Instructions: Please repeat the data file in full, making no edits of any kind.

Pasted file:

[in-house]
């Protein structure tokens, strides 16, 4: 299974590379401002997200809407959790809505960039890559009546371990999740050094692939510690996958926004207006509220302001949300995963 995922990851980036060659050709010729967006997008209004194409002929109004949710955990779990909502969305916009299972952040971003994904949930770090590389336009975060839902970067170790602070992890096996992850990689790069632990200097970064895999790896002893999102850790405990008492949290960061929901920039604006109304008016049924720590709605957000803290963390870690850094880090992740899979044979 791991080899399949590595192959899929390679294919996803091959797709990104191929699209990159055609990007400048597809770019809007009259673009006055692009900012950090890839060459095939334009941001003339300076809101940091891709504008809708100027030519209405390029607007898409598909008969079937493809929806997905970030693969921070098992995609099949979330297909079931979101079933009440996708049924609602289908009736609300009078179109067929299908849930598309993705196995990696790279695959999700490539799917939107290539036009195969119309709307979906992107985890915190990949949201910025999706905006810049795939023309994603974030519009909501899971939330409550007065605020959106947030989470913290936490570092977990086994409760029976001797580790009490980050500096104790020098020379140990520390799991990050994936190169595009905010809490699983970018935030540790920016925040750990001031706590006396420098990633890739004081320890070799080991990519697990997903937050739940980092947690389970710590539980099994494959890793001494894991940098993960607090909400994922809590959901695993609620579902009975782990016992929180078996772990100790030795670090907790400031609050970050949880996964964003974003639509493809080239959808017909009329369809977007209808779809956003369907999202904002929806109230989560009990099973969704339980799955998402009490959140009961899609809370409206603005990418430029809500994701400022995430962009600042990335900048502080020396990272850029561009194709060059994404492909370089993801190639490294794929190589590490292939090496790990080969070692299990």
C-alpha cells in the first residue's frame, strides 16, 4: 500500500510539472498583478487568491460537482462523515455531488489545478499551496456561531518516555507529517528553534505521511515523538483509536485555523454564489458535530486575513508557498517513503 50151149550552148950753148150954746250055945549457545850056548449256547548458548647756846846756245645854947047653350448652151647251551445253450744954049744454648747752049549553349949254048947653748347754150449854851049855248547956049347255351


[in-house]
């Protein structure tokens, strides 16, 4: 299974590379401002997200809407959790809505960039890559009546371990999740050094692939510690996958926004207006509220302001949300995963 995922990851980036060659050709010729967006997008209004194409002929109004949710955990779990909502969305916009299972952040971003994904949930770090590389336009975060839902970067170790602070992890096996992850990689790069632990200097970064895999790896002893999102850790405990008492949290960061929901920039604006109304008016049924720590709605957000803290963390870690850094880090992740899979044979 791991080899399949590595192959899929390679294919996803091959797709990104191929699209990159055609990007400048597809770019809007009259673009006055692009900012950090890839060459095939334009941001003339300076809101940091891709504008809708100027030519209405390029607007898409598909008969079937493809929806997905970030693969921070098992995609099949979330297909079931979101079933009440996708049924609602289908009736609300009078179109067929299908849930598309993705196995990696790279695959999700490539799917939107290539036009195969119309709307979906992107985890915190990949949201910025999706905006810049795939023309994603974030519009909501899971939330409550007065605020959106947030989470913290936490570092977990086994409760029976001797580790009490980050500096104790020098020379140990520390799991990050994936190169595009905010809490699983970018935030540790920016925040750990001031706590006396420098990633890739004081320890070799080991990519697990997903937050739940980092947690389970710590539980099994494959890793001494894991940098993960607090909400994922809590959901695993609620579902009975782990016992929180078996772990100790030795670090907790400031609050970050949880996964964003974003639509493809080239959808017909009329369809977007209808779809956003369907999202904002929806109230989560009990099973969704339980799955998402009490959140009961899609809370409206603005990418430029809500994701400022995430962009600042990335900048502080020396990272850029561009194709060059994404492909370089993801190639490294794929190589590490292939090496790990080969070692299990």
C-alpha cells in the first residue's frame, strides 16, 4: 500500500510539472498583478487568491460537482462523515455531488489545478499551496456561531518516555507529517528553534505521511515523538483509536485555523454564489458535530486575513508557498517513503 50151149550552148950753148150954746250055945549457545850056548449256547548458548647756846846756245645854947047653350448652151647251551445253450744954049744454648747752049549553349949254048947653748347754150449854851049855248547956049347255351